Neonatal, postneonatal and infant mortality rates were computed by dividing the number of deaths by the total live births and multiplying by 1,000. The χ2 test was used to evaluate differences in sociodemographic characteristics and maternal pregnancy complications in the second pregnancy between the two groups (SGA compared with AGA-primed uterus). We applied the Student t test to determine differences in means between the two groups with respect to continuous outcomes. We used unconditional logistic regression to generate adjusted odds ratios to approximate relative risks. The following factors were loaded and retained in the model based on biologic plausibility and the literature: maternal age, race, smoking habits during pregnancy, maternal education, marital status, body mass index, adequacy of prenatal care, interpregnancy interval, infant gender, and year of birth. We assessed goodness-of-fit of models using the –2 log likelihood ratio test, and we estimated the significance of main effects using the Wald test.18 The inclusion of interaction terms did not improve model fit, and the model loaded with the aforementioned covariates alone were retained for the analyses.

All tests of hypothesis were two-tailed, with a type 1 error rate fixed at 5%. We used SAS 9.1 (SAS Institute, Cary, NC) to perform all analyses. This study was approved by the Office of the Institutional Review Board at the University of South Florida.

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RESULTS

Of the total 306,114 primigravidas, 7.99% (24,453) had SGA infants in the second pregnancy. The proportion of SGA infants was significantly greater among mothers with a history of SGA in the first pregnancy (24.33% compared with 5.99%)(P<.01). The proportion of each phenotype combination (first and second pregnancy) is given in Table 1. The adjusted risk for the occurrence of an SGA infant was also about four times as likely for women with an SGA infant in the first pregnancy (odds ratio [OR] 4.10; 95% confidence interval [CI] 4.00–4.20). This adjusted risk estimate remained unchanged even after controlling for the effects of pregnancy-associated complications (OR 4.10; 95% CI 3.90–4.30).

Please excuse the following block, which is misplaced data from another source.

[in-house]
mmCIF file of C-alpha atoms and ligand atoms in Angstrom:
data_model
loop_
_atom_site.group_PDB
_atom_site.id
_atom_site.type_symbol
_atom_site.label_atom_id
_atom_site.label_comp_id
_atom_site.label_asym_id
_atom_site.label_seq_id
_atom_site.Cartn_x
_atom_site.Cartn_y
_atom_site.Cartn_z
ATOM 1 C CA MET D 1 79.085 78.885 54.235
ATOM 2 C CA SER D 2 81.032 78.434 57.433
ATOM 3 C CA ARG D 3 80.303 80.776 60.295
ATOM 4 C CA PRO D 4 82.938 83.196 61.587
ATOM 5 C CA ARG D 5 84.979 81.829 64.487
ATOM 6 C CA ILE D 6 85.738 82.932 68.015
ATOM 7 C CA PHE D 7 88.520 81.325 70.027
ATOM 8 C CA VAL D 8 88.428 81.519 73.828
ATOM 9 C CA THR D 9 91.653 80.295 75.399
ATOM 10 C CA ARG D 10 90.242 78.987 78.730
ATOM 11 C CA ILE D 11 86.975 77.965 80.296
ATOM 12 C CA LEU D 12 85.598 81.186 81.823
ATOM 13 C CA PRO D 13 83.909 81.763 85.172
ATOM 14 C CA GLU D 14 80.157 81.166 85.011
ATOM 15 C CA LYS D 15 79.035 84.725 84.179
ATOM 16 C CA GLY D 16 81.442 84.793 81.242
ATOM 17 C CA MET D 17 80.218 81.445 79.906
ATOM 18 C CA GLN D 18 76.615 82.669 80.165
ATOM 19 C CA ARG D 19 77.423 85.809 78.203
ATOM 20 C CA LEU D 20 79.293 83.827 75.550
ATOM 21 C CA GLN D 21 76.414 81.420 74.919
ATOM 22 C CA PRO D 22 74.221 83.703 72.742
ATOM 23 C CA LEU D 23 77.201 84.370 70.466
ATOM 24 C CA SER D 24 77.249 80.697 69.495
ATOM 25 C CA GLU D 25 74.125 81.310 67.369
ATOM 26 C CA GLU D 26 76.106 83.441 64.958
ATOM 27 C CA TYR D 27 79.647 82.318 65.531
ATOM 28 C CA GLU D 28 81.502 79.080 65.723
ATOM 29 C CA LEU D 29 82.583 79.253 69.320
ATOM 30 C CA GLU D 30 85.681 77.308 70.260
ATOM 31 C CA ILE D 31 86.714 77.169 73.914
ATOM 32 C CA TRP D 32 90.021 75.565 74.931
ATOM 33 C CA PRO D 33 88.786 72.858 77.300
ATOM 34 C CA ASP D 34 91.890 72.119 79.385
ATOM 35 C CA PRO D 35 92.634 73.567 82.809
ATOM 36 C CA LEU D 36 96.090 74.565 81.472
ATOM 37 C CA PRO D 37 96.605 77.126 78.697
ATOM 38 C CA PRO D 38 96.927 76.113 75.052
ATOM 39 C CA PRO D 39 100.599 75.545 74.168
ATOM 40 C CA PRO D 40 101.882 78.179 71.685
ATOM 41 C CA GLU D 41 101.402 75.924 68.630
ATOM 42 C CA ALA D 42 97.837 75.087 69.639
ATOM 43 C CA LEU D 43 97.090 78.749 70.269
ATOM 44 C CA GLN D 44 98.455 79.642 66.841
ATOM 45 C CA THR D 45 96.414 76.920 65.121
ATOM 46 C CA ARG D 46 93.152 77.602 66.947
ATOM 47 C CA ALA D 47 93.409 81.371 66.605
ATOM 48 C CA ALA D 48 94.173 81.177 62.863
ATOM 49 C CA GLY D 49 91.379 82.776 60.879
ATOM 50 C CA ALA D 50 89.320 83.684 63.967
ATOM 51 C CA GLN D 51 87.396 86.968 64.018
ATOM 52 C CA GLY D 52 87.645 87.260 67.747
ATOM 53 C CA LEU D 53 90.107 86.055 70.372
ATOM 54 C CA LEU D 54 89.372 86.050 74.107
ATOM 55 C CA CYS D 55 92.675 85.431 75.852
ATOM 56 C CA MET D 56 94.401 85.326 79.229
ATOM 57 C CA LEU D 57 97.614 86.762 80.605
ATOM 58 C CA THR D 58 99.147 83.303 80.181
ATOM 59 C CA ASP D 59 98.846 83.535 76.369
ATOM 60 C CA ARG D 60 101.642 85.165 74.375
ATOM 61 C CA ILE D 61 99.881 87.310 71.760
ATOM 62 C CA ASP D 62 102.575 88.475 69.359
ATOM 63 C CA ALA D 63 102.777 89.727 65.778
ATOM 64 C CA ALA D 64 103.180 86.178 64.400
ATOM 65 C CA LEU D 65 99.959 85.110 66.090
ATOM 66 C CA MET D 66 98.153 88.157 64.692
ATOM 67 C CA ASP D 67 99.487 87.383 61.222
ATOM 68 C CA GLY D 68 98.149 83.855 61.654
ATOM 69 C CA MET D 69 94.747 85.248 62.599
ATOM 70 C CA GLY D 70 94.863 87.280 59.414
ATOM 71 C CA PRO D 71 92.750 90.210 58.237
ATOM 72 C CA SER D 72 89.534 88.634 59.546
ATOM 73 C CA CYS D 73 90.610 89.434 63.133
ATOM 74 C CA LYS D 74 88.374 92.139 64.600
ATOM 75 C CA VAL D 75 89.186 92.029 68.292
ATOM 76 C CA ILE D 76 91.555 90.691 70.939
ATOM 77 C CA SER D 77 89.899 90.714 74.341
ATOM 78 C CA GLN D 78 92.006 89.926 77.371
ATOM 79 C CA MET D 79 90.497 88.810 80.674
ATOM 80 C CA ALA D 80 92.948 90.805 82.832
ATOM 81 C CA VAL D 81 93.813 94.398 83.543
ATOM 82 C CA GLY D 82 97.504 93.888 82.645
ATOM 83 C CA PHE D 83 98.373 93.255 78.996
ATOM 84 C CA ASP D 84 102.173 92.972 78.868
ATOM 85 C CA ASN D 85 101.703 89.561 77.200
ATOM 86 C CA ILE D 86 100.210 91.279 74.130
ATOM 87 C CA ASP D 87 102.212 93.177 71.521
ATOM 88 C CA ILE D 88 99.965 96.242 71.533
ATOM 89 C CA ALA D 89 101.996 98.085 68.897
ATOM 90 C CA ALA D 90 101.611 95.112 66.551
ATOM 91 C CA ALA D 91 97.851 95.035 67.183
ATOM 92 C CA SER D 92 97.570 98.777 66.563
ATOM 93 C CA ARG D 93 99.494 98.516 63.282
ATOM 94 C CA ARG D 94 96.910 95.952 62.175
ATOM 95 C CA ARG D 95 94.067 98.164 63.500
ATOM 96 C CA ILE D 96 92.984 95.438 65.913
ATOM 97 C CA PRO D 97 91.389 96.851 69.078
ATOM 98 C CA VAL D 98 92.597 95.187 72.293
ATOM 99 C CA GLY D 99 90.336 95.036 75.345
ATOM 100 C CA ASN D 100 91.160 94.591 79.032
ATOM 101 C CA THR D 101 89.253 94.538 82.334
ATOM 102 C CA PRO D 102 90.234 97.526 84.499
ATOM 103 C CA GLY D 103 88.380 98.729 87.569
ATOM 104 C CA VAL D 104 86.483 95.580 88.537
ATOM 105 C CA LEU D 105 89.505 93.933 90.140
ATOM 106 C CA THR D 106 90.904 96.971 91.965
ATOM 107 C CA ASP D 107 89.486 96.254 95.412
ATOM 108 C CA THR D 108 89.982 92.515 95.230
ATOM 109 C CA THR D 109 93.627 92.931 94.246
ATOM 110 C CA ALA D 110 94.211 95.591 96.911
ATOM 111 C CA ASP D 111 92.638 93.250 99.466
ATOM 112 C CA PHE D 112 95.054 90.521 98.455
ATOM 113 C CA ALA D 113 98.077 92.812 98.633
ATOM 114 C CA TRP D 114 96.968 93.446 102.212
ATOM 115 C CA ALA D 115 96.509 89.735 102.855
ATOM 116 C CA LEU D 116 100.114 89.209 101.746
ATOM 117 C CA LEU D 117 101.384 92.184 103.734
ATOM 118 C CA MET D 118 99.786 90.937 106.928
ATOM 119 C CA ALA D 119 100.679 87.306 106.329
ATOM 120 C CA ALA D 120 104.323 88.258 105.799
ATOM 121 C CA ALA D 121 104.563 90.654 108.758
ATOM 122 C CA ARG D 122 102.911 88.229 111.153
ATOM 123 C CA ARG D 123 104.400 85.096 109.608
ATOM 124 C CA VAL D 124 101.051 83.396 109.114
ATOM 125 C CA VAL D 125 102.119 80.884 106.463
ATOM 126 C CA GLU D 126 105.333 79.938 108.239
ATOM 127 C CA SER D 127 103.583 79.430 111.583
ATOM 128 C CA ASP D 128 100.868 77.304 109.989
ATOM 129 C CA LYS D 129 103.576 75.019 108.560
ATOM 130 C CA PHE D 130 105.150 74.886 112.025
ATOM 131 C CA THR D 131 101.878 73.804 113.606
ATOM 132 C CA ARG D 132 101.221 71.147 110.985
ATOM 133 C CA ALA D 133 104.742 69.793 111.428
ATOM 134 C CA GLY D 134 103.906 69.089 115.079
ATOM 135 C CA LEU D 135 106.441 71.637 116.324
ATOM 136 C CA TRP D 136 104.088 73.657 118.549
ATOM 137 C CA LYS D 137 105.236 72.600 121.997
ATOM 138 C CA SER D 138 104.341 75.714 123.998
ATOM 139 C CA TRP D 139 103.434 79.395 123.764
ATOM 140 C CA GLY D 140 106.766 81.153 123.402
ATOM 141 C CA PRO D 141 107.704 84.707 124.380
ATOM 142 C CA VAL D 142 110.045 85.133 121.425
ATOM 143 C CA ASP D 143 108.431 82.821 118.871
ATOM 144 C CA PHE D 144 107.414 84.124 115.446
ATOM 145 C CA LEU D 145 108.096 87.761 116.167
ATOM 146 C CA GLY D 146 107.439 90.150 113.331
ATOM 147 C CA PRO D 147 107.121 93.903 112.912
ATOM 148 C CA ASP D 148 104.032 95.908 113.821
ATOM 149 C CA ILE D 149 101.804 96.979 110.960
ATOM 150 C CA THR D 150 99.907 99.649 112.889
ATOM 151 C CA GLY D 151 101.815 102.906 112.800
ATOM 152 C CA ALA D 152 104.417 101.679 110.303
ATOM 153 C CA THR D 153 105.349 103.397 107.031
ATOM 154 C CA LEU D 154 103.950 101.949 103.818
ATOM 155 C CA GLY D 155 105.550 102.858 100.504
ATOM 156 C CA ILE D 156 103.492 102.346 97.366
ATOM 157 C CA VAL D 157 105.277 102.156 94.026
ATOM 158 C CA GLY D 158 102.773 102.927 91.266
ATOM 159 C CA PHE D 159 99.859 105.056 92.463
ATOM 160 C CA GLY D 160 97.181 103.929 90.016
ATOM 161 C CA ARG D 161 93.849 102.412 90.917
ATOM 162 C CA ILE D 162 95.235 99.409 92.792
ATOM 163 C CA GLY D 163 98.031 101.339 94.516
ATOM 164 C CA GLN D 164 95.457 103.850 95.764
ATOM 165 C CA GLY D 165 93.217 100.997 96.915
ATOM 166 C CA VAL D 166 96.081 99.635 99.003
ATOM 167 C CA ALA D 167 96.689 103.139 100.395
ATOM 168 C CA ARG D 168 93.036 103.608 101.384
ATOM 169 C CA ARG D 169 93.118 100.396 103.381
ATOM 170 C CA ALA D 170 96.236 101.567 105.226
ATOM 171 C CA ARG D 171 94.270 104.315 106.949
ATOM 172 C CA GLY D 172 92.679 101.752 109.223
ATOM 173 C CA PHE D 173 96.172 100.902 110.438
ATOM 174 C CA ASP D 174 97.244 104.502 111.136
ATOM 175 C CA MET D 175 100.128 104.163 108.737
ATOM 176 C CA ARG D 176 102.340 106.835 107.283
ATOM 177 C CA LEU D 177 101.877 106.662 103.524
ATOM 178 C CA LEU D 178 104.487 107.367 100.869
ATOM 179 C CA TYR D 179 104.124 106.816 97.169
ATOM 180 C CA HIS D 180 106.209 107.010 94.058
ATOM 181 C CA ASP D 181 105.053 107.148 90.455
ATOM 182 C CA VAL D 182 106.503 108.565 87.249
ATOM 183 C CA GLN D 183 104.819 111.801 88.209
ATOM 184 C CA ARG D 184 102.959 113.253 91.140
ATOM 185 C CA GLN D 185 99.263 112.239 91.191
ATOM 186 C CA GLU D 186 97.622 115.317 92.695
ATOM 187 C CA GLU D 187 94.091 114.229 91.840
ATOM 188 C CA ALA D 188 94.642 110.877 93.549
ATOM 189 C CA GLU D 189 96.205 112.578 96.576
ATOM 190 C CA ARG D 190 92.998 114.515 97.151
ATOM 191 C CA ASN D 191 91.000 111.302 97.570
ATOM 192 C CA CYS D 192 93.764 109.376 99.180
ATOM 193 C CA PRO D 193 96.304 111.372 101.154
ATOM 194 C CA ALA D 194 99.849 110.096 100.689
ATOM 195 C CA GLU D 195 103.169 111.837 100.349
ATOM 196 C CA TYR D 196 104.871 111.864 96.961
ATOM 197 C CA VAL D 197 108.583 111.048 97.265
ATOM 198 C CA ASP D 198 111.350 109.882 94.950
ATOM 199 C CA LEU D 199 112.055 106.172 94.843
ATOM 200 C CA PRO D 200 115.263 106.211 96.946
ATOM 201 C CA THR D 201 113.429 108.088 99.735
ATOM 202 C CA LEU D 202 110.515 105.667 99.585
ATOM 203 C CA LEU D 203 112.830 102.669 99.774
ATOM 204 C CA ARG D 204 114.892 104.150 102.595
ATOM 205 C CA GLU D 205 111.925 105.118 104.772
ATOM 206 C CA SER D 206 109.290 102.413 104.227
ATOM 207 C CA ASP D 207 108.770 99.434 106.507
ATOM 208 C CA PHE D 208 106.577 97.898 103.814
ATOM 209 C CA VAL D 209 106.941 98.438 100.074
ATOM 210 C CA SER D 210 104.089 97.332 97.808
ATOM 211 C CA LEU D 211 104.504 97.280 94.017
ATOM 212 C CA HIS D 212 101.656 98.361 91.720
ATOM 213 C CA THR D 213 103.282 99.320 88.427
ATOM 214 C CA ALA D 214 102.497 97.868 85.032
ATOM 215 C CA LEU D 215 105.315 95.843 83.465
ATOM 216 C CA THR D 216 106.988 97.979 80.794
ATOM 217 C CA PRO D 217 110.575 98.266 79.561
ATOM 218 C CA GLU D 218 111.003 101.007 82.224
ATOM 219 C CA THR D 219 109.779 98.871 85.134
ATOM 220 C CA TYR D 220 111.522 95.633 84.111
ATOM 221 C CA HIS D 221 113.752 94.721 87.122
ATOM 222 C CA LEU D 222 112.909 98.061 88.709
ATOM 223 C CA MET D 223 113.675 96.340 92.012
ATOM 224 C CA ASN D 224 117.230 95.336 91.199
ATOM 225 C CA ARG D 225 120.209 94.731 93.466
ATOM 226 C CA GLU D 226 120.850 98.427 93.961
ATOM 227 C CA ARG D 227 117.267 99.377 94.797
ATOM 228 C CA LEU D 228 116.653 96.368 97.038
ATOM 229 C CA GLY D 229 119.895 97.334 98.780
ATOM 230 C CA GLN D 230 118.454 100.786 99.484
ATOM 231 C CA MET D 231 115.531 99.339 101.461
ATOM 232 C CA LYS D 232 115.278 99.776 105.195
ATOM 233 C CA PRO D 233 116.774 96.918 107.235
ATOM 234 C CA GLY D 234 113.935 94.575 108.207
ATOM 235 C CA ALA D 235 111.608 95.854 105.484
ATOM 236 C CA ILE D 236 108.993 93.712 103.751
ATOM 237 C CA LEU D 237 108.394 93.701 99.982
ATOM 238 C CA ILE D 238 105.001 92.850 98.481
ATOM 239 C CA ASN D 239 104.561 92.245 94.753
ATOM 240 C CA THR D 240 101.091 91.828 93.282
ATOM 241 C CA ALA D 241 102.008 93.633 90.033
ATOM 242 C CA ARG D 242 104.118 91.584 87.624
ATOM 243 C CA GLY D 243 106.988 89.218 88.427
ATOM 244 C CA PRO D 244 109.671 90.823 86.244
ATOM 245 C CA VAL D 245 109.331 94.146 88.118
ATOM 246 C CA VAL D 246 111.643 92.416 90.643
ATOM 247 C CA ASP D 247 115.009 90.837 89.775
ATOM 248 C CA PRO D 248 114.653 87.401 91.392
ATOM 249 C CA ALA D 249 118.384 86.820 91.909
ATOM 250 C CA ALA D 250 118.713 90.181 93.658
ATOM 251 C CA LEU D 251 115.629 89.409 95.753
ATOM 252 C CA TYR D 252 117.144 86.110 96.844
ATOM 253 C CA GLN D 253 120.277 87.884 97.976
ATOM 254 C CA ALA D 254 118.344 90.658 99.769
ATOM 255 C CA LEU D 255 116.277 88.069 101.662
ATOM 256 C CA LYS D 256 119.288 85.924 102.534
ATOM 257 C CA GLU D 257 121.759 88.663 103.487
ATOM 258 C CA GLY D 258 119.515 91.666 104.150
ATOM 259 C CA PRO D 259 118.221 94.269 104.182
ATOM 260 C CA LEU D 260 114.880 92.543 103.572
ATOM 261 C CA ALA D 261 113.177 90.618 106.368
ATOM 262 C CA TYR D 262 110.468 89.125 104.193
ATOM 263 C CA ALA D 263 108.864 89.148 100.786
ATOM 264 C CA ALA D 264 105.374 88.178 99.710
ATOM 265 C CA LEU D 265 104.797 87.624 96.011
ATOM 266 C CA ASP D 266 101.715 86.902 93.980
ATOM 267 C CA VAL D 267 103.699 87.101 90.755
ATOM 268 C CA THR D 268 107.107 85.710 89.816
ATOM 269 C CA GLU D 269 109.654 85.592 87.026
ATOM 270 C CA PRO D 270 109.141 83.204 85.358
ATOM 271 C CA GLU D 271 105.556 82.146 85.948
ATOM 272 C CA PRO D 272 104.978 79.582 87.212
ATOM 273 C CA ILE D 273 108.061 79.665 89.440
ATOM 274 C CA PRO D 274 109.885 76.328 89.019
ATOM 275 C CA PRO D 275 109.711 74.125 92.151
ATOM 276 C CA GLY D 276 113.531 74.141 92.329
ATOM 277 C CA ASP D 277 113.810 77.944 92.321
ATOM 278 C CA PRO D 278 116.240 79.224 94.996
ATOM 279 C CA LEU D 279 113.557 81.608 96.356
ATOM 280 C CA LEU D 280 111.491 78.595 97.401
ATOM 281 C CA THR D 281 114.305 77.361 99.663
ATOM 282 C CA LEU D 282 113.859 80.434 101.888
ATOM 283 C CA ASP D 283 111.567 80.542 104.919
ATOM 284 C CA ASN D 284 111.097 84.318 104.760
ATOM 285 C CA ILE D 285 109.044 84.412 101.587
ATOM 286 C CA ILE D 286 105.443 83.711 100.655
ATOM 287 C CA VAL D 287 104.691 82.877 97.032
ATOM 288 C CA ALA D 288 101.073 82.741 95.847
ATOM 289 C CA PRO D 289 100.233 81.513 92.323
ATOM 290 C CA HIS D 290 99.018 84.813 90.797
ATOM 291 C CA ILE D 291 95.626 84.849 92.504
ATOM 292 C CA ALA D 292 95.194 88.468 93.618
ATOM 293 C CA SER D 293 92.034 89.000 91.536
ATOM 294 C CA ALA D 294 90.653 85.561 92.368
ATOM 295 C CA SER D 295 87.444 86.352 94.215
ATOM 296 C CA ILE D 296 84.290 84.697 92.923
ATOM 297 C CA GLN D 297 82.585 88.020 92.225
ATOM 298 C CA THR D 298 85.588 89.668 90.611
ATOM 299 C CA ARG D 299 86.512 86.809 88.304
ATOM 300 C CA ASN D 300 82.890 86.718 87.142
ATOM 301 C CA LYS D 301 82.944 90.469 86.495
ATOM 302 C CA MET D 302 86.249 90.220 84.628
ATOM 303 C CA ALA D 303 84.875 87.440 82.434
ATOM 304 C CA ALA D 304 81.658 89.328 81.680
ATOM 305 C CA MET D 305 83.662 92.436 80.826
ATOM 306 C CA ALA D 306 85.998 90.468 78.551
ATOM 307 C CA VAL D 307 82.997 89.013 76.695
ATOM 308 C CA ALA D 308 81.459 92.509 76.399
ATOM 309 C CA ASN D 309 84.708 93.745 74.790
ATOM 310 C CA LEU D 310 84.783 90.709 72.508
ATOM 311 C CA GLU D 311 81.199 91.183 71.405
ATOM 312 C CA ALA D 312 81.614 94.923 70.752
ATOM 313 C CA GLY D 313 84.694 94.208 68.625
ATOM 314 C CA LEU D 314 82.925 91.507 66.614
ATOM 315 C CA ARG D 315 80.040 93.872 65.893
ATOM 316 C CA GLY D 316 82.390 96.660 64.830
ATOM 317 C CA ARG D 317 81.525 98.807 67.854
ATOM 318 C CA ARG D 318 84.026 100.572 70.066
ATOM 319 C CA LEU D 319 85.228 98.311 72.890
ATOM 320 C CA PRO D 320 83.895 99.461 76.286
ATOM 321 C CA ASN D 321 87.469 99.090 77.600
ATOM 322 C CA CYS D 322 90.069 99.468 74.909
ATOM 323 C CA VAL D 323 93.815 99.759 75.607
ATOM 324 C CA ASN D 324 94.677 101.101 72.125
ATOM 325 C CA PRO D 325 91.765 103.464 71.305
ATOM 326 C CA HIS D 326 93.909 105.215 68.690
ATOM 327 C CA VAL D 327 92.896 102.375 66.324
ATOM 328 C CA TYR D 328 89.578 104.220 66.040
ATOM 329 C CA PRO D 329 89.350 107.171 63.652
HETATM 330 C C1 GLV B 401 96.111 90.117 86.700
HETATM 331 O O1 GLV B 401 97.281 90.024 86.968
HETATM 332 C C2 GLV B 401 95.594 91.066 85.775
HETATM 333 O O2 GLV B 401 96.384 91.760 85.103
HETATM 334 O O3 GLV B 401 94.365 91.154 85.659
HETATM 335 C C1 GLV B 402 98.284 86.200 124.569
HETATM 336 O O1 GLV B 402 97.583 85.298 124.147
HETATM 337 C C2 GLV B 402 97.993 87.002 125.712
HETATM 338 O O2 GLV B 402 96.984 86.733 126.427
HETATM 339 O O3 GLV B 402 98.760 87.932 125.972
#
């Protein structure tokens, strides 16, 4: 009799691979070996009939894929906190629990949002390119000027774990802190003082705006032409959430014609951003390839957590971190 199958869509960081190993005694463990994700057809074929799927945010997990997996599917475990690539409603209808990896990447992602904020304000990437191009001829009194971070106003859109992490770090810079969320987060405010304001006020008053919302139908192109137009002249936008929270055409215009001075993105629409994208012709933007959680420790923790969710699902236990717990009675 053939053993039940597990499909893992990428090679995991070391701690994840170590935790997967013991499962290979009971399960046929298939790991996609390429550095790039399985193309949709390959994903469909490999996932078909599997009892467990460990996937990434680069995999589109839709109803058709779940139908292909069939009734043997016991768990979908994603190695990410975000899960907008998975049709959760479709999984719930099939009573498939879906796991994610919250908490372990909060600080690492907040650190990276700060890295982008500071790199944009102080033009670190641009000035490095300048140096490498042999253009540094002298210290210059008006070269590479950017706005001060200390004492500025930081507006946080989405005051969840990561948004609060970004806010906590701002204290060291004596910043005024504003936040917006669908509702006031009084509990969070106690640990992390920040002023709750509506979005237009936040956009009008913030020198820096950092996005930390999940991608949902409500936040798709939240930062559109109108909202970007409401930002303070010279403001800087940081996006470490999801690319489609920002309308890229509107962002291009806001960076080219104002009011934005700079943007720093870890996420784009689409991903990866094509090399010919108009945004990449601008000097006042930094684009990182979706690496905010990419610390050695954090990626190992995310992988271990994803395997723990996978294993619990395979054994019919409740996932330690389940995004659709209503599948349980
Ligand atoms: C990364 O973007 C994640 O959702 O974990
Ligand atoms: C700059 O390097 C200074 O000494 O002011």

Table 1
Table 1
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Table 2 provides a summary of frequency comparison between mothers who initiated their reproductive function with AGA infants compared with those who initiated theirs with an SGA infant with respect to sociodemographic characteristics in the second pregnancy. Mothers who experienced an SGA infant in their first pregnancy were more likely to be African American and unmarried and to have attained a lower educational level as compared with mothers who initiated their reproductive function with an AGA infant. Mothers with SGA infants in the first pregnancy were also more likely to be smokers and to have received a lower than expected level of prenatal care. However, mothers who initiated pregnancy with an AGA infant tended to be older and of higher body mass index than their counterparts with SGA experience in the first pregnancy.

Table 2
Table 2
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For the entire study sample the mean interpregnancy interval was 929 days (2.5 years). Mothers with SGA-primed uterus had a higher mean interpregnancy intervals than did mothers with AGA-primed uterus (mean±standard deviation 942±819 days compared with 928±763 days, respectively; P<.01). The prevalence of anemia, chronic hypertension, preeclampsia, eclampsia, and placental abruption was greater in the second pregnancy among women with SGA-primed than AGA-primed uterus (Table 3). On the other hand, women who had AGA infants in the first pregnancy had a higher prevalence of other types of diabetes during pregnancy. The levels of type 1 diabetes mellitus and placenta previa were similar in the two groups.